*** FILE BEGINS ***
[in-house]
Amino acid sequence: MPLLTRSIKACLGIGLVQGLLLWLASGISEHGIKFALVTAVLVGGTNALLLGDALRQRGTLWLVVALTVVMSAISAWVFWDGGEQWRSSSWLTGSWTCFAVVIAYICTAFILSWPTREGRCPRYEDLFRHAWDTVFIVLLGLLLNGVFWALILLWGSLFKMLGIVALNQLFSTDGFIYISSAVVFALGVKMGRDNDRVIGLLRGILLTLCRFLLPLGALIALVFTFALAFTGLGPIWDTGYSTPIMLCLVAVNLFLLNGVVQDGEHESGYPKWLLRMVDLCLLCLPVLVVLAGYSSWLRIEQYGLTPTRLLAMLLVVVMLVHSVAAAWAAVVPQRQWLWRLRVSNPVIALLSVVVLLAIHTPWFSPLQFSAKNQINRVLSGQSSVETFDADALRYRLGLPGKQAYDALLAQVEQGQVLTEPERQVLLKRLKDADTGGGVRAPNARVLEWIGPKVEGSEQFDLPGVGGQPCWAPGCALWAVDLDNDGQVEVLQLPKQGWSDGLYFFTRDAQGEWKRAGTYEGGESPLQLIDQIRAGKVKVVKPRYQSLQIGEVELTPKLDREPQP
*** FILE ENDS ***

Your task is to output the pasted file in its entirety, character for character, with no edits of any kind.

[in-house]
Amino acid sequence: MPLLTRSIKACLGIGLVQGLLLWLASGISEHGIKFALVTAVLVGGTNALLLGDALRQRGTLWLVVALTVVMSAISAWVFWDGGEQWRSSSWLTGSWTCFAVVIAYICTAFILSWPTREGRCPRYEDLFRHAWDTVFIVLLGLLLNGVFWALILLWGSLFKMLGIVALNQLFSTDGFIYISSAVVFALGVKMGRDNDRVIGLLRGILLTLCRFLLPLGALIALVFTFALAFTGLGPIWDTGYSTPIMLCLVAVNLFLLNGVVQDGEHESGYPKWLLRMVDLCLLCLPVLVVLAGYSSWLRIEQYGLTPTRLLAMLLVVVMLVHSVAAAWAAVVPQRQWLWRLRVSNPVIALLSVVVLLAIHTPWFSPLQFSAKNQINRVLSGQSSVETFDADALRYRLGLPGKQAYDALLAQVEQGQVLTEPERQVLLKRLKDADTGGGVRAPNARVLEWIGPKVEGSEQFDLPGVGGQPCWAPGCALWAVDLDNDGQVEVLQLPKQGWSDGLYFFTRDAQGEWKRAGTYEGGESPLQLIDQIRAGKVKVVKPRYQSLQIGEVELTPKLDREPQP